• Faster algorithm using a different approach for the “all-pairs” version

• Faster algorithm for the fixed path with =n with running time O(n log n)

• Would like to visit a set of cities T.

• Assume gas prices are uniform.

• The problem is NP-hard even with this restriction.

• Guess the range of prices the optimal solution uses, pay extra factor in approximation ratio.

• Deals with gas companies.

• There is a set S of gas stations and a setT of cities.

• Want to visit the cities with min cost.

• Gas prices are the same.

• Input

• G = (V,E)

• d : ER+

• T, S  V : set of cities & gas stations.

• U : Tank Capacity

• Goal:

• Find cheapest tour visiting all vertices in T & possibly some vertices in S.

• Problem is APX-hard since it generalizes TSP.

• If each city has a gas station (TS) the two problems are equivalent:

• Let c(x,y) be shortest feasible path from x to y.

• Triangle inequality holds in c

3

3

U=5

4

6

3

7

7

10

3

3

4

10

4

8

• The method works only when T S

• c(x, y) depends on the last stop before x.

• Assumption:

• Each city has a gas station within distance at most U/2.

U=5

x

y

4

2

1

3

3

For all edges (u,v) in the tourd(u,v)  (1- )U

Find the TSP on the cities.

Start from g(x1), go to x1

Continue along the tour until x2, farthest city at distance at most (1-)U

Go to g(x2), repeat the procedure from g(x2)

Continue until you reach x1.

Let g(v) be nearestgas station to v

g(x2)

x2

xk

 (1-)U

x1

g(x1)

g(xk)

• In this solution

• |T(xi,xi+1)| ≤ (1- )U

• |T(xi,xi+2)| > (1- )U

• Charge cost of trips to Gas Stations to the tour:

 (1-)U

Xi+1

xi

Xi+2

> (1- )U

|T|+ U k  (1 + 2/(1-)) |T|

Round trips to g(xi)

• Obtain a bound of (1 +2/(1- )) 1.5 c(OPT).

• Note that when =0, then we get 1.5 c(OPT).

• Let c(x,y) be cheapest traversal to go from x to y, such that we start at g(x) and end at g(y).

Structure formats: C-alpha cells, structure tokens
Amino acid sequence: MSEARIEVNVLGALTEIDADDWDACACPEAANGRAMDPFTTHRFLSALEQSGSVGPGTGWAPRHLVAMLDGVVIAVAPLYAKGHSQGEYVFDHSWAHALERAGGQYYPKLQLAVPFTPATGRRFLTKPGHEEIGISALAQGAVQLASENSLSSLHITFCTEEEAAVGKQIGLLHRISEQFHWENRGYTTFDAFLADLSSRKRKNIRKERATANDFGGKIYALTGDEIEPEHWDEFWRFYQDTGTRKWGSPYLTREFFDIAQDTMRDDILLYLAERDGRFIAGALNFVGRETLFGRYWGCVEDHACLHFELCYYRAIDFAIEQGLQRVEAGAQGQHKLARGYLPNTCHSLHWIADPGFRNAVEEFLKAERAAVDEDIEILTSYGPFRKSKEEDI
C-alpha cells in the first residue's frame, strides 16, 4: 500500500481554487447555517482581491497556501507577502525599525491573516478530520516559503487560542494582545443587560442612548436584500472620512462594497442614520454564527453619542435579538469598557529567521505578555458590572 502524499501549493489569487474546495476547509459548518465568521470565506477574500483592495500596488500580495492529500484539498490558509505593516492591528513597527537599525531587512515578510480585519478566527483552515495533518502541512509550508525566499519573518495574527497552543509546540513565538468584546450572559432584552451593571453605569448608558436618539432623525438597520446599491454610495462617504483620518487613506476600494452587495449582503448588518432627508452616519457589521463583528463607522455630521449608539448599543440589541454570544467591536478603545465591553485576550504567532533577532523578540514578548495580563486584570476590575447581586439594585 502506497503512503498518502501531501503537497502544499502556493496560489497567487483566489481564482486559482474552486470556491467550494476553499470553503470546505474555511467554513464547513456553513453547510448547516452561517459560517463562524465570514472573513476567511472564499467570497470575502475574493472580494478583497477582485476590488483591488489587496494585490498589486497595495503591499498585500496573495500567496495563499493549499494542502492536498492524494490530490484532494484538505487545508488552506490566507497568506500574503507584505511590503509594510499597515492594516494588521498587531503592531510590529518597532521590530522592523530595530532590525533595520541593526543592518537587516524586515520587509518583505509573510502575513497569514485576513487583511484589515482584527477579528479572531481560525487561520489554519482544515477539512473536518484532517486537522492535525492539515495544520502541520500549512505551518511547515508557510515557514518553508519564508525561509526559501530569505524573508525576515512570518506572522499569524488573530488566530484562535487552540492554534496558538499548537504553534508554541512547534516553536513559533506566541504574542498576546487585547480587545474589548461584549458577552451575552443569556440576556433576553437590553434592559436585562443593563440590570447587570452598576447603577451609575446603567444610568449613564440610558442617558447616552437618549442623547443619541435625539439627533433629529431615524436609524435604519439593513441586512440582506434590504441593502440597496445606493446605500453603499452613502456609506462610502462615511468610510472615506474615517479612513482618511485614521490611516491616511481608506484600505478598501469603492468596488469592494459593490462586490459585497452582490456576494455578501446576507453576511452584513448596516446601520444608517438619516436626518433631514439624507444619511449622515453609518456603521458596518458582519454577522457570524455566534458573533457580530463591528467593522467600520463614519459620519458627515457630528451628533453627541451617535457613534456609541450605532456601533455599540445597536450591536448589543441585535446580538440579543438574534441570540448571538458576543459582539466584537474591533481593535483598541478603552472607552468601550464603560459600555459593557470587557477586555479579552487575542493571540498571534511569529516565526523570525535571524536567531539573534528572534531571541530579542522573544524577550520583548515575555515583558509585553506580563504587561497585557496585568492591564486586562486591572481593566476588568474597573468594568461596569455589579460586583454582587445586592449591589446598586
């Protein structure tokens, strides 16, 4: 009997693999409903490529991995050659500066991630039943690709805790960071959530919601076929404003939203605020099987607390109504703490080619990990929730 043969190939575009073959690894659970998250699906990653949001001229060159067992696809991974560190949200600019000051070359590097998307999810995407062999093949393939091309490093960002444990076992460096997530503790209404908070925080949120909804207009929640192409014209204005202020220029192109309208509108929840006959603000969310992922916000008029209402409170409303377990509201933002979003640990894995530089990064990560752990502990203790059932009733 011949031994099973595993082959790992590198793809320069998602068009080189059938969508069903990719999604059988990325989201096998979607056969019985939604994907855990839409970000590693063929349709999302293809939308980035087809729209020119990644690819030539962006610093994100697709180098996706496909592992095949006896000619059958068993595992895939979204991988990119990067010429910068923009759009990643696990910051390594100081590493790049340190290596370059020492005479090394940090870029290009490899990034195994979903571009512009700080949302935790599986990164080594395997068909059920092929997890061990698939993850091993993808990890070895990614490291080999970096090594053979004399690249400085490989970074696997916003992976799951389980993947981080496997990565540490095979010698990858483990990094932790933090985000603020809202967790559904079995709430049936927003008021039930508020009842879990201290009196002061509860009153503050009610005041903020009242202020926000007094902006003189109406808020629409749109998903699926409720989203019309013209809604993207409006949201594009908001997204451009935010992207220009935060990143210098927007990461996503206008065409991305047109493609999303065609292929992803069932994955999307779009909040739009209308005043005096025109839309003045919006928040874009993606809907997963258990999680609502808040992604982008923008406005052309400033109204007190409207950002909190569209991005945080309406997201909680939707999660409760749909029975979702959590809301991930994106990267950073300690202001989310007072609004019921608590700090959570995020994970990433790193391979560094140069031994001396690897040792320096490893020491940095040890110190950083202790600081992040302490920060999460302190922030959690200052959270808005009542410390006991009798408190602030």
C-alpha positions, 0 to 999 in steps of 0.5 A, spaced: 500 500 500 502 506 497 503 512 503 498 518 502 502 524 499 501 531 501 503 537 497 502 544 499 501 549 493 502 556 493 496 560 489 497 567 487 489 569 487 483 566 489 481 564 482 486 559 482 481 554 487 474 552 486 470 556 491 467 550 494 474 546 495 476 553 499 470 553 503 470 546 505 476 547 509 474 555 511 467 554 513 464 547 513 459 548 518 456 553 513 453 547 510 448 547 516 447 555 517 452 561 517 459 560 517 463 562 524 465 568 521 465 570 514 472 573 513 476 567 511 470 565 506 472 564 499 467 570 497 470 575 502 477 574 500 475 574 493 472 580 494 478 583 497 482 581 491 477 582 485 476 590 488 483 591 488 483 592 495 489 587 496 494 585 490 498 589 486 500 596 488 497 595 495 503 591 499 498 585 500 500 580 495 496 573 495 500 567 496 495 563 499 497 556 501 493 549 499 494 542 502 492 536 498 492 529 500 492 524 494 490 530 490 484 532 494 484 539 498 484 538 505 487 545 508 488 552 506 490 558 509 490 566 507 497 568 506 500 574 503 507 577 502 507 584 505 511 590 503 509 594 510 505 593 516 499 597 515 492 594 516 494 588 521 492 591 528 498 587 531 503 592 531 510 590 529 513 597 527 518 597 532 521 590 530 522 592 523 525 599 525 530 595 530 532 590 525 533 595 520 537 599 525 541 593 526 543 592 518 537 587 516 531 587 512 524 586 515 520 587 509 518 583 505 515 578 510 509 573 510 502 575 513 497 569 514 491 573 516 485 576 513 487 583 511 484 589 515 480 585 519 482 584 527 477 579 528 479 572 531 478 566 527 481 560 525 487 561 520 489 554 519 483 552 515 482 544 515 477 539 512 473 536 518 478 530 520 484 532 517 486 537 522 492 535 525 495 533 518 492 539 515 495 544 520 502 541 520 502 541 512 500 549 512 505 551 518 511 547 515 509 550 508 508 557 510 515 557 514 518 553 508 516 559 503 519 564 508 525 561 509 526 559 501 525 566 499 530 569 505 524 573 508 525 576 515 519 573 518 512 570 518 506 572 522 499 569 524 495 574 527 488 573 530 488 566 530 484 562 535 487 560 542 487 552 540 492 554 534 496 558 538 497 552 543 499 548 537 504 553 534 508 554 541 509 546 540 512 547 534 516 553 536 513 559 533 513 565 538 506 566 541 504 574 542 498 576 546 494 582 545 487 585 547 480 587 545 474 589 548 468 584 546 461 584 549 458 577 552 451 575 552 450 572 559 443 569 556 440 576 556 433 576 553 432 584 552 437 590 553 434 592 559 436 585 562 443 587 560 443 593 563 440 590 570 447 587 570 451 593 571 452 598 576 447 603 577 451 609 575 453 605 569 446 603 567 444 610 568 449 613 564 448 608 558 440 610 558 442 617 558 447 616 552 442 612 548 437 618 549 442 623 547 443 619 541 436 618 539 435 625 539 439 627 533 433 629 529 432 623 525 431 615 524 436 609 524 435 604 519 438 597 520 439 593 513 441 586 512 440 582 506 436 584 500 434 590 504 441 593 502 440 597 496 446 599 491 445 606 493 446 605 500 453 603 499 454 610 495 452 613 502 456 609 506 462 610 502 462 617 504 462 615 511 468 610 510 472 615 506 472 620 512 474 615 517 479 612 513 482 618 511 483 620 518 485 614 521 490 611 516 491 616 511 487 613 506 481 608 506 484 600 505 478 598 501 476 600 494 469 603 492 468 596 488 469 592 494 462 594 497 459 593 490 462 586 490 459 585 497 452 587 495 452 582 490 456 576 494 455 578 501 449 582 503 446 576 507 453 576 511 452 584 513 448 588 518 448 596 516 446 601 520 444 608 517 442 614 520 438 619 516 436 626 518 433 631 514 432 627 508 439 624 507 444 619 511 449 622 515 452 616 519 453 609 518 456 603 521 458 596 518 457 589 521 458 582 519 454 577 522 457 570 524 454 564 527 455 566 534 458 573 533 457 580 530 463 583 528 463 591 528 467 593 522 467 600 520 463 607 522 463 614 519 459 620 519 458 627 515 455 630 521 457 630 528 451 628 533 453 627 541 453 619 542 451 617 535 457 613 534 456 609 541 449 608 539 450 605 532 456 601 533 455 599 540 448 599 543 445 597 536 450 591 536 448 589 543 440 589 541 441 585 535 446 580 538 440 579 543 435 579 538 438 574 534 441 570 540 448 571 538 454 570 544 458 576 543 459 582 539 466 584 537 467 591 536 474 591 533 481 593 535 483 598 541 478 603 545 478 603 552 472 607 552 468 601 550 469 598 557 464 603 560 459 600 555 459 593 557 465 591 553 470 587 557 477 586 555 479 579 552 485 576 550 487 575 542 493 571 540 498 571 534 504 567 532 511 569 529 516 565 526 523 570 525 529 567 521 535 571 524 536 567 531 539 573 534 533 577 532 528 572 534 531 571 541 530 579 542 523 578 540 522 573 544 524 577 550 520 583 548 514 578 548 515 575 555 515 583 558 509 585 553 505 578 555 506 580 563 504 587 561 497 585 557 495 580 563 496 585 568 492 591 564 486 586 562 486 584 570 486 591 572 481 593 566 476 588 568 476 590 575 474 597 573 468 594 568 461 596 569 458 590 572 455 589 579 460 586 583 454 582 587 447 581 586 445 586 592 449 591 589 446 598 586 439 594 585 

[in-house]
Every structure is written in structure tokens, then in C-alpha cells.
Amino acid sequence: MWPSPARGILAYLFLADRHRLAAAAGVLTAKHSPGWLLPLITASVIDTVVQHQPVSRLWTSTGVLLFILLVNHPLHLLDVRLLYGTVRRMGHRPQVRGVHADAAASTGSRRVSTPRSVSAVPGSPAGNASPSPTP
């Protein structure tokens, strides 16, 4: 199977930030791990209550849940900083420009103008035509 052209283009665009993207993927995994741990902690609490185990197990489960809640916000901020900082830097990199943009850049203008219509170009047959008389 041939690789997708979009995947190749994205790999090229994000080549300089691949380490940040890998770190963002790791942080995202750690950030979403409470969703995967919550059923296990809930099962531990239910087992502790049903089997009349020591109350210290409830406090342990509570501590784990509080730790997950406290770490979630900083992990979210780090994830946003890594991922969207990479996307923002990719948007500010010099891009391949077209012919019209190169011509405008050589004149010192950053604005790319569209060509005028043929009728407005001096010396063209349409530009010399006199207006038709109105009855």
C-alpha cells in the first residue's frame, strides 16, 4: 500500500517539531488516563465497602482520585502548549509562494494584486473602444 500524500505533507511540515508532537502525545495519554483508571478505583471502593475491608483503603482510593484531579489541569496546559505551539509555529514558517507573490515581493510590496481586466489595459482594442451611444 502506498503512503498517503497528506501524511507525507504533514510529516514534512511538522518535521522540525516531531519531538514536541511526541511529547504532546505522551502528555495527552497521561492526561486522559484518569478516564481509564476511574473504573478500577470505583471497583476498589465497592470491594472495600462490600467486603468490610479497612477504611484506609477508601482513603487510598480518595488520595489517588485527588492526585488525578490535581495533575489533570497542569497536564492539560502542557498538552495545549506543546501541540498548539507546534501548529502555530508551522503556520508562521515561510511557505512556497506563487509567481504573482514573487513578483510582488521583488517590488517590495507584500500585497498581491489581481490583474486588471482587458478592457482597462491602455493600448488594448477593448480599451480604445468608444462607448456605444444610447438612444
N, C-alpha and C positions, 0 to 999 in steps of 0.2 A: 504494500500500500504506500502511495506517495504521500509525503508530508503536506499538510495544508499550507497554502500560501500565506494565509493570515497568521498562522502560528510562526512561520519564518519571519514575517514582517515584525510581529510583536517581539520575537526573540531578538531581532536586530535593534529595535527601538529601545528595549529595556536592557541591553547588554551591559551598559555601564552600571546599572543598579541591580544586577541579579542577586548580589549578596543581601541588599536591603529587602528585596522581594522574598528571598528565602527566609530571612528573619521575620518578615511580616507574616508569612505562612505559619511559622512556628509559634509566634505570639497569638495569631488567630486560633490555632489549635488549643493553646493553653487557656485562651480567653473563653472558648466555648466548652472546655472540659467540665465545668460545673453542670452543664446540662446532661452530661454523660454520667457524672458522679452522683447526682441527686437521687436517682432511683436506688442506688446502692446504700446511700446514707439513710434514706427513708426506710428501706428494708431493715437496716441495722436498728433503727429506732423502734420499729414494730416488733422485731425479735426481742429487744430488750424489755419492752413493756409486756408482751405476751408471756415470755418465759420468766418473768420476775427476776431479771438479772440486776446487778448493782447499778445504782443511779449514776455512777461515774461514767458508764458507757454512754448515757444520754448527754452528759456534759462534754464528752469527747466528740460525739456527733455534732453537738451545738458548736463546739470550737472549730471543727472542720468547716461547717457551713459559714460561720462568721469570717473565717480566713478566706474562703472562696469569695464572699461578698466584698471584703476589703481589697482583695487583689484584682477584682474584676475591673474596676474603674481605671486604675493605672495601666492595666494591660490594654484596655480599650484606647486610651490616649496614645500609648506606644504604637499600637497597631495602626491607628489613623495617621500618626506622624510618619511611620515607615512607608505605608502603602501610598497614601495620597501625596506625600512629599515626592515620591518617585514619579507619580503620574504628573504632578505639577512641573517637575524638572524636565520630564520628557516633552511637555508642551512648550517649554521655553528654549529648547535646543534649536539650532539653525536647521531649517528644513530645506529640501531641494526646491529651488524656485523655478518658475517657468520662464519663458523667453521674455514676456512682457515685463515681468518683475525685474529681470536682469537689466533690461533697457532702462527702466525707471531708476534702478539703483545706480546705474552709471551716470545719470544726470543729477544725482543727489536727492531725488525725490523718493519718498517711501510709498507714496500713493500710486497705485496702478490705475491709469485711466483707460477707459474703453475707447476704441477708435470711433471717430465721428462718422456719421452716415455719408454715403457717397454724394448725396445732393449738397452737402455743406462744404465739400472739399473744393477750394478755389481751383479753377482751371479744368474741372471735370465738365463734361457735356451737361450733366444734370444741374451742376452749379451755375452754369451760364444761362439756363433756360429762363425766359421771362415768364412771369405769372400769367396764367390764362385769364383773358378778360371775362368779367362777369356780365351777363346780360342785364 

g(x)

g(y)

x

c(x,y)

y

• Lack of triangle inequality

• Use Christofides method. Combine with previous approach to get a feasible solution.

y

z

x

• Suppose the salesman lives near a gas station.

• He wants to go to a set of cities.

• In each trip we can travel a distance of U.

• We are given G=(V,E)

• We want to cover the vertices in V

• We have only one gas station

• Dist. of the farthest city to the gas station is U/2.

• Each cycle has length  U

u/2

Cycle length less than U

• Find the TSP on cities & gas station

• Chop thetour into parts oflength (1-)U

• Connect each segment to the root

• This is a 1.5/(1-) approximation

• Given by Li et al. [1991]

U/2

• Group cities based on their distance to the gas station

• Solve the problem for each group separately

3U/2

2U/2

1U/2

 =(1-i)/(1-i+1)

• Guess the Min. No. of cycles:k

• Run Kruskal until you have k connected components. (R)

• Double subtrees to find cycles

• Chop the cycles as needed

• Connect the k’ CCs to GS

• Cost(C)< 2cost(R)+k’ i+1U

• We can show that

• k’ (2+ 1) k

• # of groups  log(1- 1)/(1-)

k’=4

Putting everything together we get a O(log 1/(1-))

• Incorporate the algorithms as part of a “tool” for path planning.

• Solve the tour gas station problem with arbitrary gas prices.

• Remove the assumption that every city has a gas station at distance U/2.